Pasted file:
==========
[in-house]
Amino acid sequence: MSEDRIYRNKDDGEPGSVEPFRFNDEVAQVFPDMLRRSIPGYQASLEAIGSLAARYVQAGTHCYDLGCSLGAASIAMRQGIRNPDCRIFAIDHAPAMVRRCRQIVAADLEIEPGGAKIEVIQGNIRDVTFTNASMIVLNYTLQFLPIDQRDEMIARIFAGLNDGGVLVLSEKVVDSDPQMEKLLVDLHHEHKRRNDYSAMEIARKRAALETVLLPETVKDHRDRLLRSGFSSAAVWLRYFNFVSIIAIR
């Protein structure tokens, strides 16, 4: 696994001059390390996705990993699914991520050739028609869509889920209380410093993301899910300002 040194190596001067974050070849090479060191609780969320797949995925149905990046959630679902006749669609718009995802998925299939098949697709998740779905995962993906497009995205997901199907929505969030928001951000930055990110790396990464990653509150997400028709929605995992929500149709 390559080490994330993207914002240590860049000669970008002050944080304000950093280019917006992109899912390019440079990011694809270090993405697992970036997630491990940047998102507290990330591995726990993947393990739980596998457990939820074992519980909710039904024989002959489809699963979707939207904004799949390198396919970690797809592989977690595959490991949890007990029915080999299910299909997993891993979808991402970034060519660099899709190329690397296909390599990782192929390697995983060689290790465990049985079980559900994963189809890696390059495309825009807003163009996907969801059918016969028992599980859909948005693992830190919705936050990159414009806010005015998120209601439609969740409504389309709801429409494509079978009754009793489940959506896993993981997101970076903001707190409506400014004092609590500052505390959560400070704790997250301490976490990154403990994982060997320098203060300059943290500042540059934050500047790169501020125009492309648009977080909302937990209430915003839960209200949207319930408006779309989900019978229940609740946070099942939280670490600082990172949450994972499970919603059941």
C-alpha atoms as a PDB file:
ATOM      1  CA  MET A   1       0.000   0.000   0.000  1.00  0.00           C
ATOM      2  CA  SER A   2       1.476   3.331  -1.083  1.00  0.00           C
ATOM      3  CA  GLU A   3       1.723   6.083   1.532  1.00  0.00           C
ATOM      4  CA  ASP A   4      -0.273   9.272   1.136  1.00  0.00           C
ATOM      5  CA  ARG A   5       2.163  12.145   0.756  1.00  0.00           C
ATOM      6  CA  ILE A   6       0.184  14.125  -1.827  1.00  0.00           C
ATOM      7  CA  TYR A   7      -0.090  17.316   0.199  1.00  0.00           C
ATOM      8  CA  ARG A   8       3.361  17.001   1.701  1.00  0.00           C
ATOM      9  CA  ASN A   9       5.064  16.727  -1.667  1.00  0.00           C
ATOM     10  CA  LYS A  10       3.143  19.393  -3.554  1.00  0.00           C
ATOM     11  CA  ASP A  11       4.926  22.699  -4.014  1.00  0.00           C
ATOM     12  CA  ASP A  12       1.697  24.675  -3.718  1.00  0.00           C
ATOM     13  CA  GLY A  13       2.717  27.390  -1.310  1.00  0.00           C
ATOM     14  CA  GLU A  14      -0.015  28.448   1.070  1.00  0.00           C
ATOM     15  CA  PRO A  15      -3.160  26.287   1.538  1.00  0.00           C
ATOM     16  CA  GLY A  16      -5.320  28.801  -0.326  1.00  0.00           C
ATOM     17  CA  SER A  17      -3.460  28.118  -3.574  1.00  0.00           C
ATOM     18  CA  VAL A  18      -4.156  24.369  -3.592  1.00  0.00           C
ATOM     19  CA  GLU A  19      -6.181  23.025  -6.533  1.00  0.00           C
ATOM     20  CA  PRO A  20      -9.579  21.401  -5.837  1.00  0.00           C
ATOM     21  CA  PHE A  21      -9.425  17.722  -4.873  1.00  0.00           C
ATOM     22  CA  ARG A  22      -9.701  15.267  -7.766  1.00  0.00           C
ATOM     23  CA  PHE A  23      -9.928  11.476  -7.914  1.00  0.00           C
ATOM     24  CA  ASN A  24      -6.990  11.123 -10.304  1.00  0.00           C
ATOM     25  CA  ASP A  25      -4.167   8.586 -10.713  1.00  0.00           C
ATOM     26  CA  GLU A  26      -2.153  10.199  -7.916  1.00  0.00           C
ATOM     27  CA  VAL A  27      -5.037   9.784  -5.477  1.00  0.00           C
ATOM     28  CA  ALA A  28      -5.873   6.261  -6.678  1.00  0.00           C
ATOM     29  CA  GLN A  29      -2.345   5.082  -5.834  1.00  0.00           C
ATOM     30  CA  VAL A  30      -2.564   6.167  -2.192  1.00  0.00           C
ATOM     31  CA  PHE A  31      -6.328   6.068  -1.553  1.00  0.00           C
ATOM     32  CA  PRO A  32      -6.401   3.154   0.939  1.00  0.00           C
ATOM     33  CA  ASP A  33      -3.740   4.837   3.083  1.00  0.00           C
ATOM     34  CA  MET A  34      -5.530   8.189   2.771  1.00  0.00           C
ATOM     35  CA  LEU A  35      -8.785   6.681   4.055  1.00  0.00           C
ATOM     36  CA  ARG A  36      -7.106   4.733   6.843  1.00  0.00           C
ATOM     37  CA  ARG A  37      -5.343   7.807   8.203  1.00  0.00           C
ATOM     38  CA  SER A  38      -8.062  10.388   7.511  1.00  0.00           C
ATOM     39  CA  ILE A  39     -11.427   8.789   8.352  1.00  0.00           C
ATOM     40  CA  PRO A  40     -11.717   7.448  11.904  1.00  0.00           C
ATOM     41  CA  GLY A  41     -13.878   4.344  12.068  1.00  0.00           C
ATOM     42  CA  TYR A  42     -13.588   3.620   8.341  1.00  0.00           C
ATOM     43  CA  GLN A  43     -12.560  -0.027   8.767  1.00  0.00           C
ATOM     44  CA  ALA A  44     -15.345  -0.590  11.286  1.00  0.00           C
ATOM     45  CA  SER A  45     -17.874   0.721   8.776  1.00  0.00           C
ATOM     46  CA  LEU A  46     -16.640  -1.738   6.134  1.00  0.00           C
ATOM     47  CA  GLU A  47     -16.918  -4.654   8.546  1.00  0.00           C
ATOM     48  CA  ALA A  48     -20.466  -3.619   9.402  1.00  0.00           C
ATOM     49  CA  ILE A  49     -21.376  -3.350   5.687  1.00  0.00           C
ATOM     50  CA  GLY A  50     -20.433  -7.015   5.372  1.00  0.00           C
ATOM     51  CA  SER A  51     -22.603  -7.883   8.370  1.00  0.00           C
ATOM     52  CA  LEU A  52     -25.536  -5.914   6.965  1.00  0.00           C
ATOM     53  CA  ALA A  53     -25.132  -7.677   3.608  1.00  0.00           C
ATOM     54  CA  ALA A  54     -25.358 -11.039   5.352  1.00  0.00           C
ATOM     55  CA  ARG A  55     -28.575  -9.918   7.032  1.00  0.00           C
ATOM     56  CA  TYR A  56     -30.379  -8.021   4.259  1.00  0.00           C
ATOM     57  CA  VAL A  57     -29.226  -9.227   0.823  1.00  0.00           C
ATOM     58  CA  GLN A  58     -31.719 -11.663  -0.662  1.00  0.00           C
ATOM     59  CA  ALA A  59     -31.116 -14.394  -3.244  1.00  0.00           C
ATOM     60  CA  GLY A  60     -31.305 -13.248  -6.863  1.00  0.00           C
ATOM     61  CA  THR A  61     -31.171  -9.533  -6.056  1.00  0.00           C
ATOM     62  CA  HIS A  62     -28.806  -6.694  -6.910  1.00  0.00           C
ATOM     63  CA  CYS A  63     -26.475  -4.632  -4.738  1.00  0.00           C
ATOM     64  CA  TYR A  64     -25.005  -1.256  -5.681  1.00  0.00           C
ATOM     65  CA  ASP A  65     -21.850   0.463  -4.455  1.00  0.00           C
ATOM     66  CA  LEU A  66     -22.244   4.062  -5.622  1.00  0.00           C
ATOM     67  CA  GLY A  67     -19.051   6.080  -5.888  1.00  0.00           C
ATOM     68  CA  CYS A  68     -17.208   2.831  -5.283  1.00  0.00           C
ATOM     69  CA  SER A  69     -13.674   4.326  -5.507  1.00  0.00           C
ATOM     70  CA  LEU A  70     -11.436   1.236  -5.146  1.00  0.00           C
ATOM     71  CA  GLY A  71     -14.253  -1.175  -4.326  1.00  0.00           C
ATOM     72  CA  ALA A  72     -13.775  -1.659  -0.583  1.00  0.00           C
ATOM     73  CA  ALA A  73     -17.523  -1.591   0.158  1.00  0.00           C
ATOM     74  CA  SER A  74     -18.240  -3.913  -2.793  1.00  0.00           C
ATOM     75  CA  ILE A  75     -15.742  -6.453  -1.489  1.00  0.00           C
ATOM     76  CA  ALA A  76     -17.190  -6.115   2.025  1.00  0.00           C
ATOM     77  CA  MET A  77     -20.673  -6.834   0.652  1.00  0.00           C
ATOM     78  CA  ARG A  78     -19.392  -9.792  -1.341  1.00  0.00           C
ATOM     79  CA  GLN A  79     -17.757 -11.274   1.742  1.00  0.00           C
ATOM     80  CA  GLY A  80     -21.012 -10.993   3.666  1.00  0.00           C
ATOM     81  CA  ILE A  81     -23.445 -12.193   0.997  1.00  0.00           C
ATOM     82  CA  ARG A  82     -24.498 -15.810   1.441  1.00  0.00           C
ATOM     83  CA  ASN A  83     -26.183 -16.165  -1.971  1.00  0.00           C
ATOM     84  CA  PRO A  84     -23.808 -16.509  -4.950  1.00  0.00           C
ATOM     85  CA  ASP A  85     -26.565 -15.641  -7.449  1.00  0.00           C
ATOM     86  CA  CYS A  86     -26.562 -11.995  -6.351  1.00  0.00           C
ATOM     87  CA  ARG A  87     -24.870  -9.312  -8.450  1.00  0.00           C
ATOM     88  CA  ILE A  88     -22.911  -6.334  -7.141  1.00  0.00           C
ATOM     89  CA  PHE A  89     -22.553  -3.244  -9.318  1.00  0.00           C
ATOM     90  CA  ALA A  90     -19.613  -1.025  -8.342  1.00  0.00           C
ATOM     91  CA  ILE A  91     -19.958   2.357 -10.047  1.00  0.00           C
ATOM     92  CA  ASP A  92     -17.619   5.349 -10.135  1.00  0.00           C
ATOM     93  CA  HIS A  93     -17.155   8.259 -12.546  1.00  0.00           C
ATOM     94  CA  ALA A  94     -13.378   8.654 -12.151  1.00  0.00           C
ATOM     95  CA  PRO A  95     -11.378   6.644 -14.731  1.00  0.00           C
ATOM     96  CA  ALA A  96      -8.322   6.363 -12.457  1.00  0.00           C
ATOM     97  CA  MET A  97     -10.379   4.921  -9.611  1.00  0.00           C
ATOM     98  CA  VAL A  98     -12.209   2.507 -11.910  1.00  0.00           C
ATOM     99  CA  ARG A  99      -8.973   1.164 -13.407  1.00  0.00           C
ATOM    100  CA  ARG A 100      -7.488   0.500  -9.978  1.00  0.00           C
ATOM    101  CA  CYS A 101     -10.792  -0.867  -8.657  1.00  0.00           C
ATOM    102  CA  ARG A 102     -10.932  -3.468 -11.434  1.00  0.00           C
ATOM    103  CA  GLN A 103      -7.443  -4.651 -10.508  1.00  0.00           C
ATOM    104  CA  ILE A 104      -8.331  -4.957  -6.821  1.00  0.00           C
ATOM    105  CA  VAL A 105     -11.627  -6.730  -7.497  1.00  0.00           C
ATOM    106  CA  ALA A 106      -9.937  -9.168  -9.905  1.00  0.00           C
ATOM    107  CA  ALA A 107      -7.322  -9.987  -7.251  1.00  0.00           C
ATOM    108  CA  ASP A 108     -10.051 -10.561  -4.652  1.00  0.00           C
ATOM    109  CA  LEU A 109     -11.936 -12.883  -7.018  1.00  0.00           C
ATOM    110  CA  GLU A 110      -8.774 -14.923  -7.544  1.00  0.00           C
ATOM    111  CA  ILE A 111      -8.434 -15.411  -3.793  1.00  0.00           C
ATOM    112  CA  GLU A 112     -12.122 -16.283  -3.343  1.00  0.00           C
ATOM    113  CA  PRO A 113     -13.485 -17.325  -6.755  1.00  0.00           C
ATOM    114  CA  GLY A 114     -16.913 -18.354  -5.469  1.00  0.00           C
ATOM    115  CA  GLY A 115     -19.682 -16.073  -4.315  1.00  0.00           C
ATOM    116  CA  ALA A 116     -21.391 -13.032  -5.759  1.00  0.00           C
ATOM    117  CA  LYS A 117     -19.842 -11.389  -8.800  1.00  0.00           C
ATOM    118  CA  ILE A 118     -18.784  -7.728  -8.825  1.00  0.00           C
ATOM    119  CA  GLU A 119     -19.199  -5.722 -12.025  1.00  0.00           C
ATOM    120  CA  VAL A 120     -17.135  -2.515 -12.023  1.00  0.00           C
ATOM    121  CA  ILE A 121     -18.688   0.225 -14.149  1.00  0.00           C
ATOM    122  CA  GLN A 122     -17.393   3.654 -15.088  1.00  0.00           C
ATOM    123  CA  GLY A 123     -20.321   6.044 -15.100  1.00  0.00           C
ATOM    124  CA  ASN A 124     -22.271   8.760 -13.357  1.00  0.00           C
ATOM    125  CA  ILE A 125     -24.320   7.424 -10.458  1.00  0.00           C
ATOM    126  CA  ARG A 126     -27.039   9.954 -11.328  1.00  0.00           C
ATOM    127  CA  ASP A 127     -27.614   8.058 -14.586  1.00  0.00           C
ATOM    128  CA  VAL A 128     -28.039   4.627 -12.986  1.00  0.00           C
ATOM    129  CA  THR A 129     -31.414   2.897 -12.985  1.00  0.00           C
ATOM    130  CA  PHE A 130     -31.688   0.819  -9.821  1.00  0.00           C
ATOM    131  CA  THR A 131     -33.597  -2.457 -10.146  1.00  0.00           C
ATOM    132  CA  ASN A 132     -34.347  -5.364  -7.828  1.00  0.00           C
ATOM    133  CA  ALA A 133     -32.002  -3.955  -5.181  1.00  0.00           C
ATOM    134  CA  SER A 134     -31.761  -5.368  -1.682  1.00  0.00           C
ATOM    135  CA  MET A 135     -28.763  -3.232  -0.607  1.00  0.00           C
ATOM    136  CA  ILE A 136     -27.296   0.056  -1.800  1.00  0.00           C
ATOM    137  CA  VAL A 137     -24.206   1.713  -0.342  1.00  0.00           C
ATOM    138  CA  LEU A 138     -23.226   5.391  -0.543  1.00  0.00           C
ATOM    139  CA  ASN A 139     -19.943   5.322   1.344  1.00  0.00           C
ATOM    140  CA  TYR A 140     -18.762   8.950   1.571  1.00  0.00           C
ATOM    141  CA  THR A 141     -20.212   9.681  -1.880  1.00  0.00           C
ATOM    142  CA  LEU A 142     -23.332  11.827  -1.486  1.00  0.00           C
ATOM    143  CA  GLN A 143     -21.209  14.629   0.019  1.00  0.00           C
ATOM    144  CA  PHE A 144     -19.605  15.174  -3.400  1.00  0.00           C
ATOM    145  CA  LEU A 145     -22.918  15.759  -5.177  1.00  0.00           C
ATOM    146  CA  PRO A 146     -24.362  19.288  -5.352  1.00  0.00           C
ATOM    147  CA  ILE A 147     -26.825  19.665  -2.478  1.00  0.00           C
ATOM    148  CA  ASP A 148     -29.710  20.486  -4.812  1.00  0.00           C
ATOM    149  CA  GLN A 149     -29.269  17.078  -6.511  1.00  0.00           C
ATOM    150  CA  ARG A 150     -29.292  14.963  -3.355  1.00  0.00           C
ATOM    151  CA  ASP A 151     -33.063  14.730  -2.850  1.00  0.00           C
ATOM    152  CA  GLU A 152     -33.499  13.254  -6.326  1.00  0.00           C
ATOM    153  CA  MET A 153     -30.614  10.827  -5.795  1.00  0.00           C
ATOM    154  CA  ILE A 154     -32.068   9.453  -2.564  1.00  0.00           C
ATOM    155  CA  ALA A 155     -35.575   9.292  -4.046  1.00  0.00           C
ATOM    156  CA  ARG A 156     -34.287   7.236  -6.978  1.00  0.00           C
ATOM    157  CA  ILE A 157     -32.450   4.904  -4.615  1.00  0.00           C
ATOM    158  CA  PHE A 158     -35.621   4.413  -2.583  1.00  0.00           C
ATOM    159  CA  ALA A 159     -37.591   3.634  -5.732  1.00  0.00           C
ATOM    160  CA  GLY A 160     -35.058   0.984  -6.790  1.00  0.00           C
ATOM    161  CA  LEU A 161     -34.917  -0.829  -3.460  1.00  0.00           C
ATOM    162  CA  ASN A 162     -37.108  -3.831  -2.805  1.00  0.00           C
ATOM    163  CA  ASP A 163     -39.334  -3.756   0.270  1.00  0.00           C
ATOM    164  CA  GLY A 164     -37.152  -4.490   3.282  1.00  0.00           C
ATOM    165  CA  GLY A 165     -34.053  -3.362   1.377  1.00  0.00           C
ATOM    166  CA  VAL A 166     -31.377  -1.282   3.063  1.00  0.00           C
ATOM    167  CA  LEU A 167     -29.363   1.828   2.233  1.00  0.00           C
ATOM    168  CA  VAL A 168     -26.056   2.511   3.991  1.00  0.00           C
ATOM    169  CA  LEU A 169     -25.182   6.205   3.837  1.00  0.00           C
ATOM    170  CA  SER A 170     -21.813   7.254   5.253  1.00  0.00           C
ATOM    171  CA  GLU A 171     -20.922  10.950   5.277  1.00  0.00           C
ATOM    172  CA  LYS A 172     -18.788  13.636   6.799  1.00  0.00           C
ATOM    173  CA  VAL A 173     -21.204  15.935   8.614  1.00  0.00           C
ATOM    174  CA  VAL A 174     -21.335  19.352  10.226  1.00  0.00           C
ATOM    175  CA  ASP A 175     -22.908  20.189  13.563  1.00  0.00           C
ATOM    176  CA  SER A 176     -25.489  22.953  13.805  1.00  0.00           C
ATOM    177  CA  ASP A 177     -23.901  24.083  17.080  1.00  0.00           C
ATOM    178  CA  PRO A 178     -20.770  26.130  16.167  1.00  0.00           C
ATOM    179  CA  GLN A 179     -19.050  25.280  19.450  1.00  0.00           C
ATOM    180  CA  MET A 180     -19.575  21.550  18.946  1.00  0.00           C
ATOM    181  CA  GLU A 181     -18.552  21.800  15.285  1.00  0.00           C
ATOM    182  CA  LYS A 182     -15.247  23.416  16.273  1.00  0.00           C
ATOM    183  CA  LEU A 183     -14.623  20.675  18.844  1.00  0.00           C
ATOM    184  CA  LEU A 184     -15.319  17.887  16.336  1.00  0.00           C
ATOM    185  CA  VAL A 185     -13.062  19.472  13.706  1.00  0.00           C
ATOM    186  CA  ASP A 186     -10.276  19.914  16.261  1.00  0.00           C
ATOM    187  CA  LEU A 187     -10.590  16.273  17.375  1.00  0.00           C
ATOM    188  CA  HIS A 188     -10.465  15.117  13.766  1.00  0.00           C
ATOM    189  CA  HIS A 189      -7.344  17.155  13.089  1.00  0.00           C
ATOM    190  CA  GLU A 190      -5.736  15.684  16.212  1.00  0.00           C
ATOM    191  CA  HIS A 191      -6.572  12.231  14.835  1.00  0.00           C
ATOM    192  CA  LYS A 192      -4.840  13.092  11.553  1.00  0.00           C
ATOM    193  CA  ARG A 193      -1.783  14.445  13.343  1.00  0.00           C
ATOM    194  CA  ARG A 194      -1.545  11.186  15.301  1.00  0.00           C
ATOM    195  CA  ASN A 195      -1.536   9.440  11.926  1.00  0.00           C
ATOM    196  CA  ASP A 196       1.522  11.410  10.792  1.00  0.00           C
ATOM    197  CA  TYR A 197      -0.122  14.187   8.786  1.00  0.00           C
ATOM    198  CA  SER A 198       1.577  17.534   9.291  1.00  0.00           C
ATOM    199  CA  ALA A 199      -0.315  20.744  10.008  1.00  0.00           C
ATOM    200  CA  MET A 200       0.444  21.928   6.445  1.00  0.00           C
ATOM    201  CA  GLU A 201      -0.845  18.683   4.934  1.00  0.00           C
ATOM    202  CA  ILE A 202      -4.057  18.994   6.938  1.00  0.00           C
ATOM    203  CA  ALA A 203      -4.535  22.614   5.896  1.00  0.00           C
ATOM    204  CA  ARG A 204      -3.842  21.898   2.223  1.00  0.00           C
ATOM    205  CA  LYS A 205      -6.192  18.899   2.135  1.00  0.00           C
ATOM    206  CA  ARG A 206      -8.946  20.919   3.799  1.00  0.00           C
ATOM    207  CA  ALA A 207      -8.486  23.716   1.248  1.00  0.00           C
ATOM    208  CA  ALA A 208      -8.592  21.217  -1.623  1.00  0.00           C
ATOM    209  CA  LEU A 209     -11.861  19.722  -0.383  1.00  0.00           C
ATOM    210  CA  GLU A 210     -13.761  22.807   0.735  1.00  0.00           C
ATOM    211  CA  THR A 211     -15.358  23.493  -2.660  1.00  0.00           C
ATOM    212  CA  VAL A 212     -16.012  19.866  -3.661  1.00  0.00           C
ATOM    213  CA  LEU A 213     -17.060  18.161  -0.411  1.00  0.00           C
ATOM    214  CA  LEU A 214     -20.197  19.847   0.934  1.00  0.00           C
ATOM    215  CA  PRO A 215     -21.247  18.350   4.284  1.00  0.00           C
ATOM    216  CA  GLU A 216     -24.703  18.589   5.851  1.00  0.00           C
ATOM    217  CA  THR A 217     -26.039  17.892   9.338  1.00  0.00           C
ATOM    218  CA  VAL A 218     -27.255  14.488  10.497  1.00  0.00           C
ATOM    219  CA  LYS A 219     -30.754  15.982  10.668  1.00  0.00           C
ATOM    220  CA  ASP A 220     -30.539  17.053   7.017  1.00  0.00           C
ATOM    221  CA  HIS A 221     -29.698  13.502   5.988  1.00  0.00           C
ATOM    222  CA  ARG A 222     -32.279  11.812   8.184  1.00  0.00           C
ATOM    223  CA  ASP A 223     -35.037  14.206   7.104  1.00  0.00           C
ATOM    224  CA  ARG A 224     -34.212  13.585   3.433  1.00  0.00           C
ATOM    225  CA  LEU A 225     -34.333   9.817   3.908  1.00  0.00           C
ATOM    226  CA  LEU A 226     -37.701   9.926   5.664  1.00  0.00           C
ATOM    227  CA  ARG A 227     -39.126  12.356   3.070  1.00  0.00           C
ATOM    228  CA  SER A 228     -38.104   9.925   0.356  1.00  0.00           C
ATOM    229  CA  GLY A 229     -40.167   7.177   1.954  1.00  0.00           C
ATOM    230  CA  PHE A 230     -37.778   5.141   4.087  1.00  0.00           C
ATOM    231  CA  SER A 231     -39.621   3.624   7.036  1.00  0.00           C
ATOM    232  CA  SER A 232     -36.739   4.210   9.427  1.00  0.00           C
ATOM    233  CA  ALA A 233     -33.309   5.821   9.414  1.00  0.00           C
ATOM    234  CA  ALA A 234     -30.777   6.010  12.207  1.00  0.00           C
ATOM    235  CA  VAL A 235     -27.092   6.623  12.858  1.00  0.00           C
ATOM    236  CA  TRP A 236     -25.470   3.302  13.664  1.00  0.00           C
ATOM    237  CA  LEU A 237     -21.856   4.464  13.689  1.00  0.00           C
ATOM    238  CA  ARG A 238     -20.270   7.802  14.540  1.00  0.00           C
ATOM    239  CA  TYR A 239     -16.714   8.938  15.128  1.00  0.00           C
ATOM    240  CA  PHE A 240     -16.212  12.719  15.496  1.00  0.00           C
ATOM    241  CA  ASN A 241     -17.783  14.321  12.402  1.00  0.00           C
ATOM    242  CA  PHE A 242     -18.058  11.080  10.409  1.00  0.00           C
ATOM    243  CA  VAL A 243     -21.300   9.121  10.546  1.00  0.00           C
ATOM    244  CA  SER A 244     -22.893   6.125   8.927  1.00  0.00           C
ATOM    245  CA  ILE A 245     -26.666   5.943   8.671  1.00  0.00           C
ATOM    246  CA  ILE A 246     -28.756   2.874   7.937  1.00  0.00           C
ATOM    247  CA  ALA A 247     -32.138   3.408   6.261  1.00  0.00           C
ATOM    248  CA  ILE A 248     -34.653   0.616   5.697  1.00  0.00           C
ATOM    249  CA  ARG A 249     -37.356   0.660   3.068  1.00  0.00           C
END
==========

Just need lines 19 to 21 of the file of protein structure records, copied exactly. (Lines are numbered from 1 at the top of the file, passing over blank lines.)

ATOM     15  CA  PRO A  15      -3.160  26.287   1.538  1.00  0.00           C
ATOM     16  CA  GLY A  16      -5.320  28.801  -0.326  1.00  0.00           C
ATOM     17  CA  SER A  17      -3.460  28.118  -3.574  1.00  0.00           C